Kara Slaughter has gotten used to pain.
Forsyth Central’s senior midfielder has spent the first half of her final season on the pitch enduring the residual discomfort from a car wreck that knocked her out of her junior-year campaign with the Lady Bulldogs.
The collision caused two herniated disks in her back, multiple chipped bones and other “nagging” injuries, she said. Over the summer she received surgery and was out for months. Her fear – that she might not get to play the game she loves ever again.
“I was definitely worried that I wouldn’t recover enough in time to get back out here for the high school season,” Slaughter said. “That’s the most important thing, so I was worried but once I went to the doctor enough and went through surgery it got better.”
The thing is, Slaughter is a rare breed. Unlike many soccer players who devote their time year-round to club teams, on top of playing for their varsity squad in high school, she has put all of her focus into her varsity team.
As well, Slaughter chose to deflect having serious conversations with college coaches over the last few years. While her quality of play has been good enough to earn offers from smaller schools, she has had her sights on attending the University of Georgia. Getting to Athens is her biggest priority, and she won’t go there to play soccer.
“I was talking to some schools but I never got into it,” Slaughter said. “The talks just weren’t super serious.”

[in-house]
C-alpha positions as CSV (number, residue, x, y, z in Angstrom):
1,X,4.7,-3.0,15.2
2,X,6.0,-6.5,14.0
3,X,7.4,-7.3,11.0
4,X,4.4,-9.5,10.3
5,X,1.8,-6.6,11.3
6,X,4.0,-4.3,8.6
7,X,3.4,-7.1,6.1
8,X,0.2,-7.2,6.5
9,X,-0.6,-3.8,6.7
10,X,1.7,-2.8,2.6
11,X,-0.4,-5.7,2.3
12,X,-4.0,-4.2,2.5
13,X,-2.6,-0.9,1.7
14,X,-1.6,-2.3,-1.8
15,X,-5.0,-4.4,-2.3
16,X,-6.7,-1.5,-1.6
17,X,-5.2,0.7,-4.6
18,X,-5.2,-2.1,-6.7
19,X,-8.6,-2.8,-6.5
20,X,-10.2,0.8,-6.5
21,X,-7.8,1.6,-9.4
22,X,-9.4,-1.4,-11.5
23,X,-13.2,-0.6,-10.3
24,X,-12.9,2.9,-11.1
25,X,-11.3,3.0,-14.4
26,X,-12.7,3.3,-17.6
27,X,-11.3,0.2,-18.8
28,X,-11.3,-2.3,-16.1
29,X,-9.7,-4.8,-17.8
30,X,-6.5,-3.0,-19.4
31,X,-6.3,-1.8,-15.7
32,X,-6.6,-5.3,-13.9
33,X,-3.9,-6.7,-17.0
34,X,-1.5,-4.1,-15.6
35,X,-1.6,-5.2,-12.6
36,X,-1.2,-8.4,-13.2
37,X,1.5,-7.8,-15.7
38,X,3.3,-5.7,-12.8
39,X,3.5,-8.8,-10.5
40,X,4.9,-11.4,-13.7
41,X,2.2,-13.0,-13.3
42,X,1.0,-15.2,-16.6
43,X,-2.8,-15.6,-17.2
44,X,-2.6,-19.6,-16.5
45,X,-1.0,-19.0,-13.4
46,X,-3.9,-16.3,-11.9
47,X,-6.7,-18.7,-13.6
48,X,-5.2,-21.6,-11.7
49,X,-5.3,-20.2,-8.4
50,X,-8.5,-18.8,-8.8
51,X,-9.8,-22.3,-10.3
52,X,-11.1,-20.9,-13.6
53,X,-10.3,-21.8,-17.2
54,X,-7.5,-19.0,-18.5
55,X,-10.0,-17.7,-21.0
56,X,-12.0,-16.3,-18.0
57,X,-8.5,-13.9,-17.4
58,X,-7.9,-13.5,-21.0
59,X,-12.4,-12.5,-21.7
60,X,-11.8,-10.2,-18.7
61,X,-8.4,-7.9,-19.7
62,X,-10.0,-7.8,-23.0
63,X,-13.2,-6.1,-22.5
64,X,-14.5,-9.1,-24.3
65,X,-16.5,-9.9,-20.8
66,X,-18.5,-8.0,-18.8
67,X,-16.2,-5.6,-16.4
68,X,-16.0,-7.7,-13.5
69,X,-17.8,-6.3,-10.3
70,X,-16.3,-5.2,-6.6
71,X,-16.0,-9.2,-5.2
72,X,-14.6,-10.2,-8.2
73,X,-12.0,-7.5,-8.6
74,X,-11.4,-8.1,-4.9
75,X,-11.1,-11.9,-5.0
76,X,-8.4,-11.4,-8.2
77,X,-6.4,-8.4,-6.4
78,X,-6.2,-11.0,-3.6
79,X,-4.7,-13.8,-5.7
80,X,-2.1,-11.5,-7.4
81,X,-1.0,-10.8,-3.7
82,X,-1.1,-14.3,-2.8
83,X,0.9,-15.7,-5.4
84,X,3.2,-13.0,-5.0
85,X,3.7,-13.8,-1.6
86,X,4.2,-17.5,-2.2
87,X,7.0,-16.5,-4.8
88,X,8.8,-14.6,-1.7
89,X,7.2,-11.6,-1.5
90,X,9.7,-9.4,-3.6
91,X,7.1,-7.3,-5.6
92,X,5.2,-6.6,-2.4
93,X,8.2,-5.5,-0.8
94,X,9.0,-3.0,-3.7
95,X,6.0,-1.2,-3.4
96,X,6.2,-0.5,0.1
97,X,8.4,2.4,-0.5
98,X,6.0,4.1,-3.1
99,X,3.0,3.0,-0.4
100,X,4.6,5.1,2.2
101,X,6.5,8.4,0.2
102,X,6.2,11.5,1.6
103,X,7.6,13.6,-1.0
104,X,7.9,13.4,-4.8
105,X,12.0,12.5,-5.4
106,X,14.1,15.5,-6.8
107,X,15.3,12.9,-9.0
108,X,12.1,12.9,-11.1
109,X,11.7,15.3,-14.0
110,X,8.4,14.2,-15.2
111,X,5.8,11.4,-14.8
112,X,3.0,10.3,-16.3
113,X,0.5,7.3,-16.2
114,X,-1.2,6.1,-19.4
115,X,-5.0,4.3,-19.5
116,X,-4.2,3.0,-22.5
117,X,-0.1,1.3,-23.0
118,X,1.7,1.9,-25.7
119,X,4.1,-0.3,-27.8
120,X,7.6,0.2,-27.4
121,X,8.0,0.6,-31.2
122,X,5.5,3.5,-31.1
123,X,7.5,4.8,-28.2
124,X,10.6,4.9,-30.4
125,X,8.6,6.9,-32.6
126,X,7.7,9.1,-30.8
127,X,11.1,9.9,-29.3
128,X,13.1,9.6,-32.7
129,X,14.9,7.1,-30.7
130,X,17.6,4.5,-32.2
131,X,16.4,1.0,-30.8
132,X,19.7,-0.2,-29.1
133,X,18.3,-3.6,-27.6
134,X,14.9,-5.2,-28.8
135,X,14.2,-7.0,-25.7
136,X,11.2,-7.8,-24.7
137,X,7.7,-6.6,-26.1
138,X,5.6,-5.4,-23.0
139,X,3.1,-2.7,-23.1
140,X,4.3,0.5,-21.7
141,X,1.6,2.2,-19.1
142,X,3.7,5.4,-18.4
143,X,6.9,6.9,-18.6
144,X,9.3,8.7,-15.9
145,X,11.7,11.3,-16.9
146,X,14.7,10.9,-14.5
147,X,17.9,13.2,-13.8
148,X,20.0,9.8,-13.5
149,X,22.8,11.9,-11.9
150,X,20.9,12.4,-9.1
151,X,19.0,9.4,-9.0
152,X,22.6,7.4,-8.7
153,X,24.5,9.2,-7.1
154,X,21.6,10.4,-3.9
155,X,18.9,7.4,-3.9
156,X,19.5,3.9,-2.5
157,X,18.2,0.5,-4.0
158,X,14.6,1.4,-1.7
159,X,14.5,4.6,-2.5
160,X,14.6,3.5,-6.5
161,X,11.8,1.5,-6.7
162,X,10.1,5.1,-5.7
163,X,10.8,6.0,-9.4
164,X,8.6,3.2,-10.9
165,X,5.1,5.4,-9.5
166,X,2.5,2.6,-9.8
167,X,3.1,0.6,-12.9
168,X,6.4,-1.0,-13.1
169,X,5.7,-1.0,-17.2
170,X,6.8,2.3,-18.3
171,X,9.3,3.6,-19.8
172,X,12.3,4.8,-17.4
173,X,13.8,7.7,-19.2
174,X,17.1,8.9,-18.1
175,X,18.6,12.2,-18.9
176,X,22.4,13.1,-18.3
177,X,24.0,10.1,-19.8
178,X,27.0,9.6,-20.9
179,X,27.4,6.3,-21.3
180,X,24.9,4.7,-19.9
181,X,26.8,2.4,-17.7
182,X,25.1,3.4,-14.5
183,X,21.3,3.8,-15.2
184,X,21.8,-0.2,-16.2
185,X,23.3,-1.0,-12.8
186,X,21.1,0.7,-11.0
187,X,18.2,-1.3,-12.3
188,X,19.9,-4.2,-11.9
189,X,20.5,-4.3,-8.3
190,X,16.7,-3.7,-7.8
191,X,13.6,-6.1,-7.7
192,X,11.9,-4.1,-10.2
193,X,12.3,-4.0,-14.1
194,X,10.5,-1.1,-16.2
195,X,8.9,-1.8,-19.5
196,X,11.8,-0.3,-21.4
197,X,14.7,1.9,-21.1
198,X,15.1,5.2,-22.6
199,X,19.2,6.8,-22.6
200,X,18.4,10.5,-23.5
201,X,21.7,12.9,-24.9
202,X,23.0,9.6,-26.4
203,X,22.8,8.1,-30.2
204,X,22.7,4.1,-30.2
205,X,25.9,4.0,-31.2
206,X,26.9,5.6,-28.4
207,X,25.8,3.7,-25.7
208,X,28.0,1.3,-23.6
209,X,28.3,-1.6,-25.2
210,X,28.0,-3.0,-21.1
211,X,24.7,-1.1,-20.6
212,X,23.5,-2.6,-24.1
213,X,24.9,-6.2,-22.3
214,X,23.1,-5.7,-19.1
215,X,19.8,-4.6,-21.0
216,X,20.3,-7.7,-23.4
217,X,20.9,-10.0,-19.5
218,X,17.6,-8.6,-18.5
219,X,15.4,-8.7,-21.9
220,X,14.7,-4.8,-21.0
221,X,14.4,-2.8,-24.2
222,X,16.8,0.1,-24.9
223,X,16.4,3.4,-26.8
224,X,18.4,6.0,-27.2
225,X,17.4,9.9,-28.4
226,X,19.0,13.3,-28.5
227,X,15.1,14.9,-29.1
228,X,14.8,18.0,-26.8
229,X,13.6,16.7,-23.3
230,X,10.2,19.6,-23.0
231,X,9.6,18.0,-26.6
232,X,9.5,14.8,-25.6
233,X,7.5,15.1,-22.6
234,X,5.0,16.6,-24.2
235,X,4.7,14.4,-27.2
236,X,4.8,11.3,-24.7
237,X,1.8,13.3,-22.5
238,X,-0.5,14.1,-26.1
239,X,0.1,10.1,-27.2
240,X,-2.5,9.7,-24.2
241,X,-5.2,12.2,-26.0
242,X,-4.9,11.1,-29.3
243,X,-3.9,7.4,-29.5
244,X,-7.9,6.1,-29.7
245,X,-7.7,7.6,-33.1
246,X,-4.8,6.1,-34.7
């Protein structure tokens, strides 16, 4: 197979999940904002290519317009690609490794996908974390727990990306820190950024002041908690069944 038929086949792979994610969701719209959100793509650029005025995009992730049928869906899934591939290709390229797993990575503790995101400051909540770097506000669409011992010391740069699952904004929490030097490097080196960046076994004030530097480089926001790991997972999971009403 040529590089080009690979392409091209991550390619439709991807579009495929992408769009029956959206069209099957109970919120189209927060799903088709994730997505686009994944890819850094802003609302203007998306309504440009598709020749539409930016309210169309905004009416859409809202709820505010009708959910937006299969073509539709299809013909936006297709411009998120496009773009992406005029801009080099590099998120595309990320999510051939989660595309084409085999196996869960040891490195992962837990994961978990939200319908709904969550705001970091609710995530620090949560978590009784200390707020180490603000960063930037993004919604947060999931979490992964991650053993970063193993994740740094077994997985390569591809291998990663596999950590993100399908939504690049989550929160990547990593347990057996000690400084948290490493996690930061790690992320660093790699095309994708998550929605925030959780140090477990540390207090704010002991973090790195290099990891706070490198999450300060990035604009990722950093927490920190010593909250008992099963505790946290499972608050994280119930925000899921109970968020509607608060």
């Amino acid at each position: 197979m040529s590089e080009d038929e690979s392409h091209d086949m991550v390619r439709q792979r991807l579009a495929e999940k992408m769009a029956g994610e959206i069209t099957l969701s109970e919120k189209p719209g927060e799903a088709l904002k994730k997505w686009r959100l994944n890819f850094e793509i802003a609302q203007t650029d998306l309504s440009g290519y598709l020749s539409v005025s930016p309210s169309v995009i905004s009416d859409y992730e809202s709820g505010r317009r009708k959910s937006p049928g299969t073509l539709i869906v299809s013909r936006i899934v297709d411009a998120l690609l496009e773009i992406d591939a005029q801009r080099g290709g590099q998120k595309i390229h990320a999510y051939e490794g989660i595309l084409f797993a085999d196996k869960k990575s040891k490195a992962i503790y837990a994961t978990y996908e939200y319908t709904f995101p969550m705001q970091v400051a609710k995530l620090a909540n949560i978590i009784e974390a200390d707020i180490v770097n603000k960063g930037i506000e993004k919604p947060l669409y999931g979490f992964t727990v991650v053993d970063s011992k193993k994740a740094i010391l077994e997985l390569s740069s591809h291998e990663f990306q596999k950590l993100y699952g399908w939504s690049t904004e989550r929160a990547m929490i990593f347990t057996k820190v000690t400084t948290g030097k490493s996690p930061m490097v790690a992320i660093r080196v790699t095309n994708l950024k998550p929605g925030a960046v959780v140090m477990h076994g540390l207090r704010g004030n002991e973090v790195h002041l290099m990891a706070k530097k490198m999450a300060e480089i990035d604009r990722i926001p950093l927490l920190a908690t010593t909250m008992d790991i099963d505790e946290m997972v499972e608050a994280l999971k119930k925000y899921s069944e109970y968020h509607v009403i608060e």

Instead, Slaughter has found a second passion. She wants to become a physical therapist, citing her experiences with injuries and rehabilitation in the past as eye-opening, introducing her to the practice.
“I want to go the medical route for sure,” Slaughter said.
Before her car wreck last year, she had already gone through a severe injury and rehab program. As an eighth grader she suffered a severe fracture in her leg—her shin was split completely in half.
“When I broke my leg I was in therapy for a year,” Slaughter said. “I really liked my therapist, and even though I was working hard I was having a lot of fun.”
With a new game plan on the horizon, Slaughter’s final seven games (excluding region tournament and playoff games) are set to be her last, ever. That’s why through each twinge in her back or spiking pain when she falls, she’s getting back up and pushing through.
“I’m so used to the pain at this point that it’s just not a big deal. It’s gotten better as the season has gone along. Every time I fall or get hit really hard it’s there, but it’s easier to deal with each time,” Slaughter said.
Her persistence is paying off. So far this season the Lady Bulldogs are 7-1 and riding a seven-game win streak that started Feb. 16 at West Forsyth—a 3-0 shutout. They followed that win with a result by the same score against North Forsyth, showcasing the fact that Central soccer has turned a corner in time to move into a new region against county foes next season.
The team is also ranked No. 10 in the EuroSportScoreboard.com Georgia rankings—an unprecedented feat for the upstart team.
“It has been so fun,” Slaughter said of the team’s start. “I don’t think we are used to winning as much as we are right now, and since we’re on a winning streak it’s been great for everyone else on the team.”
As fun as it has been, Slaughter is still full of mixed emotions after games.
“After the buzzer, once a game is over I realize it’s another game. I only have so many left. I think about that a lot,” Slaughter said. “This season means a lot to me because it’s been a part of my life since I was a little kid. I’ve dedicated so much time to it. It’s who I am.”